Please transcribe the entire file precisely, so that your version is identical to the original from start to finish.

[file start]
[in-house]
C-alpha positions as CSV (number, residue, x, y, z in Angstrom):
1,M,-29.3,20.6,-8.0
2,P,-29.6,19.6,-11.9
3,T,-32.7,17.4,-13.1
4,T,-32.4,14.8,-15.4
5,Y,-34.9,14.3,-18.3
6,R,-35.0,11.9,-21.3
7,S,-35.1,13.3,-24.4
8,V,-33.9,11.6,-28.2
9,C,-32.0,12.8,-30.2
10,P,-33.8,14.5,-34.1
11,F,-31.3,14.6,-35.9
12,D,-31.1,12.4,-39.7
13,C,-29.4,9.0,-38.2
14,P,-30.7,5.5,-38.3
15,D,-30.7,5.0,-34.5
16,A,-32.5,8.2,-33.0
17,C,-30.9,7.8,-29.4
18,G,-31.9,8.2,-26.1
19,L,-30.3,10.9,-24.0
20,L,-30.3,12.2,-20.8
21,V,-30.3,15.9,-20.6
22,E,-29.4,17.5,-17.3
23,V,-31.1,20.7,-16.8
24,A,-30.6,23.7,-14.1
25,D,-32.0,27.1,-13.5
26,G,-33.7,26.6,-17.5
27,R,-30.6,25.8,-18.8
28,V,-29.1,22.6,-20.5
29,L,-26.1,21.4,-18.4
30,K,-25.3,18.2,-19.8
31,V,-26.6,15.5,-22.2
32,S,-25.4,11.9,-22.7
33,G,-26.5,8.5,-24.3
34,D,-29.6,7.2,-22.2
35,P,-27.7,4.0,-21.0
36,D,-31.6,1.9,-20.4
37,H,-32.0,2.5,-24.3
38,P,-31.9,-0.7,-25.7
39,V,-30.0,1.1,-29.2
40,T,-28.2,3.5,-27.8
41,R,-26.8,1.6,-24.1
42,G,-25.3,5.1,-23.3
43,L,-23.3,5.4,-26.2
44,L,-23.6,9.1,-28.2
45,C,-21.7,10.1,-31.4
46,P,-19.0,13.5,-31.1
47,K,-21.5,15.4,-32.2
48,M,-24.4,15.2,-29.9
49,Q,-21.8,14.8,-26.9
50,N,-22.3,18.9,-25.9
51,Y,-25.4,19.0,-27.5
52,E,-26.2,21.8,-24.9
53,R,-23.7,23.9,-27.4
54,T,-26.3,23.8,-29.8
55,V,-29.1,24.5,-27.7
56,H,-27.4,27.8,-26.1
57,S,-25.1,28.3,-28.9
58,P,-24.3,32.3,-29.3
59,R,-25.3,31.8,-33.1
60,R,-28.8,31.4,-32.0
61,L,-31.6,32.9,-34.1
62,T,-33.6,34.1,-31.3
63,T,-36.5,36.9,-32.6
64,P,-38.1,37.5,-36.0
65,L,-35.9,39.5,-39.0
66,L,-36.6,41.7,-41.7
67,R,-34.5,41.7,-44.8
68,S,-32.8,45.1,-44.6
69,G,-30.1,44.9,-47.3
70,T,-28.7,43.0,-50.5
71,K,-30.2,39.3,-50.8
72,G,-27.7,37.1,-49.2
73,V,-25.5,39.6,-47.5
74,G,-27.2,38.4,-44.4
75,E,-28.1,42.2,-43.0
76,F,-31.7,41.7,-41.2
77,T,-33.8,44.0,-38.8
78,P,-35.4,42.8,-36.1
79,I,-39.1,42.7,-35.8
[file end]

[in-house]
C-alpha positions as CSV (number, residue, x, y, z in Angstrom):
1,M,-29.3,20.6,-8.0
2,P,-29.6,19.6,-11.9
3,T,-32.7,17.4,-13.1
4,T,-32.4,14.8,-15.4
5,Y,-34.9,14.3,-18.3
6,R,-35.0,11.9,-21.3
7,S,-35.1,13.3,-24.4
8,V,-33.9,11.6,-28.2
9,C,-32.0,12.8,-30.2
10,P,-33.8,14.5,-34.1
11,F,-31.3,14.6,-35.9
12,D,-31.1,12.4,-39.7
13,C,-29.4,9.0,-38.2
14,P,-30.7,5.5,-38.3
15,D,-30.7,5.0,-34.5
16,A,-32.5,8.2,-33.0
17,C,-30.9,7.8,-29.4
18,G,-31.9,8.2,-26.1
19,L,-30.3,10.9,-24.0
20,L,-30.3,12.2,-20.8
21,V,-30.3,15.9,-20.6
22,E,-29.4,17.5,-17.3
23,V,-31.1,20.7,-16.8
24,A,-30.6,23.7,-14.1
25,D,-32.0,27.1,-13.5
26,G,-33.7,26.6,-17.5
27,R,-30.6,25.8,-18.8
28,V,-29.1,22.6,-20.5
29,L,-26.1,21.4,-18.4
30,K,-25.3,18.2,-19.8
31,V,-26.6,15.5,-22.2
32,S,-25.4,11.9,-22.7
33,G,-26.5,8.5,-24.3
34,D,-29.6,7.2,-22.2
35,P,-27.7,4.0,-21.0
36,D,-31.6,1.9,-20.4
37,H,-32.0,2.5,-24.3
38,P,-31.9,-0.7,-25.7
39,V,-30.0,1.1,-29.2
40,T,-28.2,3.5,-27.8
41,R,-26.8,1.6,-24.1
42,G,-25.3,5.1,-23.3
43,L,-23.3,5.4,-26.2
44,L,-23.6,9.1,-28.2
45,C,-21.7,10.1,-31.4
46,P,-19.0,13.5,-31.1
47,K,-21.5,15.4,-32.2
48,M,-24.4,15.2,-29.9
49,Q,-21.8,14.8,-26.9
50,N,-22.3,18.9,-25.9
51,Y,-25.4,19.0,-27.5
52,E,-26.2,21.8,-24.9
53,R,-23.7,23.9,-27.4
54,T,-26.3,23.8,-29.8
55,V,-29.1,24.5,-27.7
56,H,-27.4,27.8,-26.1
57,S,-25.1,28.3,-28.9
58,P,-24.3,32.3,-29.3
59,R,-25.3,31.8,-33.1
60,R,-28.8,31.4,-32.0
61,L,-31.6,32.9,-34.1
62,T,-33.6,34.1,-31.3
63,T,-36.5,36.9,-32.6
64,P,-38.1,37.5,-36.0
65,L,-35.9,39.5,-39.0
66,L,-36.6,41.7,-41.7
67,R,-34.5,41.7,-44.8
68,S,-32.8,45.1,-44.6
69,G,-30.1,44.9,-47.3
70,T,-28.7,43.0,-50.5
71,K,-30.2,39.3,-50.8
72,G,-27.7,37.1,-49.2
73,V,-25.5,39.6,-47.5
74,G,-27.2,38.4,-44.4
75,E,-28.1,42.2,-43.0
76,F,-31.7,41.7,-41.2
77,T,-33.8,44.0,-38.8
78,P,-35.4,42.8,-36.1
79,I,-39.1,42.7,-35.8